Thursday, May 03, 2007

JISC webinar - Thursday

The topic for the penultimate day of the Web 2.0 webinar is 'Policy and strategy-concerns, issues, and suggestions relating to high-level HEI policy and strategy'. We had a few technical hitches yesterday, so today I've logged in early to the presentation. While waiting for the session to start, I've been browsing the Moodle discussion fora - which seem to perfectly demonstrate the '1% rule' (,,1823959,00.html - 'It's an emerging rule of thumb that suggests that if you get a group of 100 people online then one will create content, 10 will "interact" with it (commenting or offering improvements) and the other 89 will just view it.') Although we have had up to 50 people 'participating' over the 3 days so far, we have few discussion posts in comparison.

An interesting survey is mentioned in the text-chat - on 'some real data on Web 2.0 use' - it is at >>> (University of Oxford).

The first speaker, David White, from TALL Technology-Assisted Lifelong Learning). His slides are at slideshare >>>. He talked about the 'edge of the institution' (eg Does the institution want to own or facilitate the ‘chat down the pub'?) and 'if everybody does their learning online, does e-learning become simply 'learning'? He suggests that Web 2.0 is changing the role of institutions' computer services, and that the future challenges will shift from the technological to the social, if these services offer e-learning and social spaces; their role might, he says, shift from provision to advice if students and staff are using services and applications outside the institution.

He asks whether it is a good thing for an academic to have a posting on Wikipedia, and presented some interesting results from the survey mentioned above.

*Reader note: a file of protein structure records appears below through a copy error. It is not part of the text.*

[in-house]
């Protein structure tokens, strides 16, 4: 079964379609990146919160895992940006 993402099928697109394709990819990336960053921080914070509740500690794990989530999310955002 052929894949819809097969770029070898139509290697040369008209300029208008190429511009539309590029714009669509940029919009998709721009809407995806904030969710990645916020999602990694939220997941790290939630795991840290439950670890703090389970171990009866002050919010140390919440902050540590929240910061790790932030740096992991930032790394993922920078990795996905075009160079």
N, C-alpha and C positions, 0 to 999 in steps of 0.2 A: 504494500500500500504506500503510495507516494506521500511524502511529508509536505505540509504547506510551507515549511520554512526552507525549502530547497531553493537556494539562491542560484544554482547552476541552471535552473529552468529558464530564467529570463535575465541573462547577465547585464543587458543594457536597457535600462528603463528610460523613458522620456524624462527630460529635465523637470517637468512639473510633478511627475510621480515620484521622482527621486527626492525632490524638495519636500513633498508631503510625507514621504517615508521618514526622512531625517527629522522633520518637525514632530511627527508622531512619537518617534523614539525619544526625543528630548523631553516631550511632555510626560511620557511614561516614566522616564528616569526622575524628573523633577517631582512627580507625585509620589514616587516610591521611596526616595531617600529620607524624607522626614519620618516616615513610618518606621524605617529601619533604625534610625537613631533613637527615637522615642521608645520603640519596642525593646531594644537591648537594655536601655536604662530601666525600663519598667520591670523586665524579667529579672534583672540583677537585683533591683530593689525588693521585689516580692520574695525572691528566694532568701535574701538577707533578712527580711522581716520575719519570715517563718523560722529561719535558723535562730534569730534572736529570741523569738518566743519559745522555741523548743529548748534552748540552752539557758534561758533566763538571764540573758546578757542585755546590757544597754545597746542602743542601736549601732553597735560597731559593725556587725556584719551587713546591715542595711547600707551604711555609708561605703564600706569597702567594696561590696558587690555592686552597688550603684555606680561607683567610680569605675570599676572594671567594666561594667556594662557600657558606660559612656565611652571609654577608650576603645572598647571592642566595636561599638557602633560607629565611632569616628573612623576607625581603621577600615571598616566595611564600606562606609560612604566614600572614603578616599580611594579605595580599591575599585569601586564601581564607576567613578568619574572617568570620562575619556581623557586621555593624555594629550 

People are listening actively, as we get a steady stream of input from the text-chat boxes (and instant reaction sometimes) - maybe the Moodle being not linked directly makes it a link too far for people to go to and use?

The second speaker is Chris Adie, from University of Edinburgh, looking at institutional policies on externally hosted Web 2.0 services. His materials are also at slideshare >>>. He touched on some interesting legislative issues affecting the link between the institution and the external service provider (eg Data Protection re: supplying student details to external bodies, Freedom of Information and Disability Discrimination Acts, sharing data outside the EU). University regulations (eg on assessment) might impact links with external providers in the case of online assessed materials (eg will the material still be available in 4-5 years time when the student finally graduates?). A whole set of interesting questions.

One issue raised was the assessment of student-created Wikipedia entries, for example, and how copies or the history might be tracked - one participant turned things on their head and asked whether one assessment criteria might be not whether the entry remains stable, but how much it is changed by others - interesting.

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